Welcome to History Carnival the Nineteenth
What better way to celebrate the Day of the Dead than to read about the past? We begin today with some scary posts to fit the mood of the season: Little Professor lists some Victorian Halloween reads; Earmarks writes of werewolves in early modern theatre; Rob MacDougall offers up Clio's Nightmares, a scary collection of alternative pasts.
We go now from the frightening to the entertaining. Natalie Bennett brings us good old fashioned gossip from ladies of quality.
What were women’s experiences with books in medieval Europe? At Pecia, a detailed post on the manuscripts of Christine de Pisan (the post is in French but the beautiful illuminations speak all languages) and at Philobiblon, a review of new work on women and literacy in late medieval England. On modern womens’ reading habits, Blue Earth Notes asks what her grandmothers read.
At Frog in a Well, Alan Baumler gives another view of women’s experience while considering the cultural conventions of modern Chinese women in love. Love was not so scripted for this pair of lovers: Laura James recounts what bad things happen when a 50-year-old man marries a 20-year-old woman.
From crime in early twentieth-century France to crime in seventeenth-century England:
Sharon at Early Modern Notes considers material evidence in early modern English courts, and Jonathan follows up at Head Heeb. If we go deep into (a)musings’ archives, we find murder committed by Servant Ayres, with a lathing hammer, in the bedroom. Detrimental Postulation joins this criminal conversation with some great information on being your own judge and jury in the British Empire. The Patahistorian offers links on the punishment side of things, with this post on the history of the electric chair.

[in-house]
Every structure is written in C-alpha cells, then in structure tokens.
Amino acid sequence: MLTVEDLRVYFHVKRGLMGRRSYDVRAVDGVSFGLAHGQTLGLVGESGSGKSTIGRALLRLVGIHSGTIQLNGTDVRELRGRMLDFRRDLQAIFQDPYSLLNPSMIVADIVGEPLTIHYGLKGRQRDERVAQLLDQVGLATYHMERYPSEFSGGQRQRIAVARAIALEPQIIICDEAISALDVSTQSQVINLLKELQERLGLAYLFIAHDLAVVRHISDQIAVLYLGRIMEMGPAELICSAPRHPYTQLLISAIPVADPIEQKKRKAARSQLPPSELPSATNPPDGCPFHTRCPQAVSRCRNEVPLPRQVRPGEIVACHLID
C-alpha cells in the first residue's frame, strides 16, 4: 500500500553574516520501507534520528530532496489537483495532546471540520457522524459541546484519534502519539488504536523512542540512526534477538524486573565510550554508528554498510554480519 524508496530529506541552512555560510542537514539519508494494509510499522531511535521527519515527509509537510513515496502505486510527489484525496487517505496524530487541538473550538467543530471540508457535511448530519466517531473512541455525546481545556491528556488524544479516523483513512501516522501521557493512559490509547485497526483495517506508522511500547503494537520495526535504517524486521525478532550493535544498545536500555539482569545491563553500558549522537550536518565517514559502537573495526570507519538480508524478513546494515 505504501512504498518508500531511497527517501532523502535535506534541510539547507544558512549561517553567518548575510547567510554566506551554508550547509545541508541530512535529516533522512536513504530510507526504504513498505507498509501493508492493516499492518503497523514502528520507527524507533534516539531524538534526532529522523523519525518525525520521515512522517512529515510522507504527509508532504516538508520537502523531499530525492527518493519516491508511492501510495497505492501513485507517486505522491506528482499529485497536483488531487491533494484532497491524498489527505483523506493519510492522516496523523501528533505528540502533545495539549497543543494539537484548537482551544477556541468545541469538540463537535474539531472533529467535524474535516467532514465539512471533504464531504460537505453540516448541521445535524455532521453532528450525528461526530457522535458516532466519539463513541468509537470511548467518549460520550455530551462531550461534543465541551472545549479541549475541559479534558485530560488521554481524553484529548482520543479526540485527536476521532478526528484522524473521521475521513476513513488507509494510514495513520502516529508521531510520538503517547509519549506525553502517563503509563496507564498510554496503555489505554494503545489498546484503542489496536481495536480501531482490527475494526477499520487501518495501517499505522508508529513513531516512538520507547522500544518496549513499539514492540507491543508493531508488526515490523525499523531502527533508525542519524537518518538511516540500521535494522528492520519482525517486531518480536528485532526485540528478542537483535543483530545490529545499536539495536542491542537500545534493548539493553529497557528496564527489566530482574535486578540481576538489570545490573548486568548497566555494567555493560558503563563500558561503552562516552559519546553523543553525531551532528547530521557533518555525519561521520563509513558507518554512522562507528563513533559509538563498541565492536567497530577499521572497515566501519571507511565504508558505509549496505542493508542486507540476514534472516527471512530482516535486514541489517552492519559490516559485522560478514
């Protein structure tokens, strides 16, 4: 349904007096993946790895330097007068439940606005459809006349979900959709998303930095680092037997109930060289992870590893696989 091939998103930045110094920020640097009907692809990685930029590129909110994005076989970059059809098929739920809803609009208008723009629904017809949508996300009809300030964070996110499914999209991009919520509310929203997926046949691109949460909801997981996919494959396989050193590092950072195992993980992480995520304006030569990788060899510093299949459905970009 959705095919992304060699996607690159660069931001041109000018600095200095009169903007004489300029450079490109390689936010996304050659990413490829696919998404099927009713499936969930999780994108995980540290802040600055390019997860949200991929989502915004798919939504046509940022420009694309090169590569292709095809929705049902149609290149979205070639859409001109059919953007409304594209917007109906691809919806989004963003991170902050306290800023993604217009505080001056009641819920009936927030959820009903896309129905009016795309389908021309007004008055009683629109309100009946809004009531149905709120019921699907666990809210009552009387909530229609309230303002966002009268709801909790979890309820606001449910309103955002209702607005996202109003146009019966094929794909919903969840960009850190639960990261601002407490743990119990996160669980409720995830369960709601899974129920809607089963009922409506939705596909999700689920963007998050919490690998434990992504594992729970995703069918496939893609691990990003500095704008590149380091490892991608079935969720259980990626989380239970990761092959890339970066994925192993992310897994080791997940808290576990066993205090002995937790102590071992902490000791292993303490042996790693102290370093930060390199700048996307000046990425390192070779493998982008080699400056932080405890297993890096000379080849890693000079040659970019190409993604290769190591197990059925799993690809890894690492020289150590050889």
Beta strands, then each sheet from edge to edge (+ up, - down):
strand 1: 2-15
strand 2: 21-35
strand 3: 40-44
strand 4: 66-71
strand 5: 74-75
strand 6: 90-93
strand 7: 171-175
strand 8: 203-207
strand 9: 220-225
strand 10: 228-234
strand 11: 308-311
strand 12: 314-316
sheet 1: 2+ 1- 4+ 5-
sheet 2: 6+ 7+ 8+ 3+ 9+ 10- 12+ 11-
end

If Early Modern England is your thing, then some musings on Locke’s First Treatise are just the ticket. If you prefer Foucault to Locke, Acephalous provides some interesting analysis on the King of Postmodern. To complement Acephalous’s comments on Foucault, we also have Andrew at Air Pollution on Bourdieu and the history of sexuality.
Cliopatria hosts a symposium on Sean Wilentz’s New York Times article entitled “Bush’s Ancestors.” Spinning Clio responds.
John Hawks asks if Genghis Khan's Y chromosome caused the Mongol conquest. At Blog Them Out of the Stone Age, Mark Grimsley ponders the relationship between war and society (as opposed to war and genetics) while commenting on the teaching opportunities afforded by Civilization IV.
A World of Trash and Treasure reminds us that Consumption is More than Eating. In order to consume properly, of course one needs advertising. Jeremy at Clioweb tells us about Native Americans in early twentieth-century advertising.
At the Rhine River, a meditation on Konrad Adenauer and the legacy of the Holocaust in Germany. At Respectful Insolence, the offensiveness of using blogs for Holocaust denial.
J. Otto Pohl ruminates on the Balkars under Soviet Rule.
At Regions of Mind, a post about urbanization and suburbanization in the US.
History blogs (including my own) were oddly silent on the passing of civil rights icon Rosa Parks, but LaShawn Barber has a nice collection of links about Mrs. Parks and the onset of the Civil Rights Movement.
And now, for some metablogging from your host: For those of you who responded to my request for information from grad student and junior faculty bloggers, I have not forgotten you or your responses. If I can get the job market to go away this weekend, I will try to get my synthesis of this material up!
To show just how seriously the history blogosphere takes good academic blogging, Cliopatria announces the Cliopatria Awards. Check it out!
The Twentieth Edition of the History Carnival will be hosted by Joanna at Tigerlily Lounge on 15 November.
Email her your entries at mythicalbrit[at]gmail.com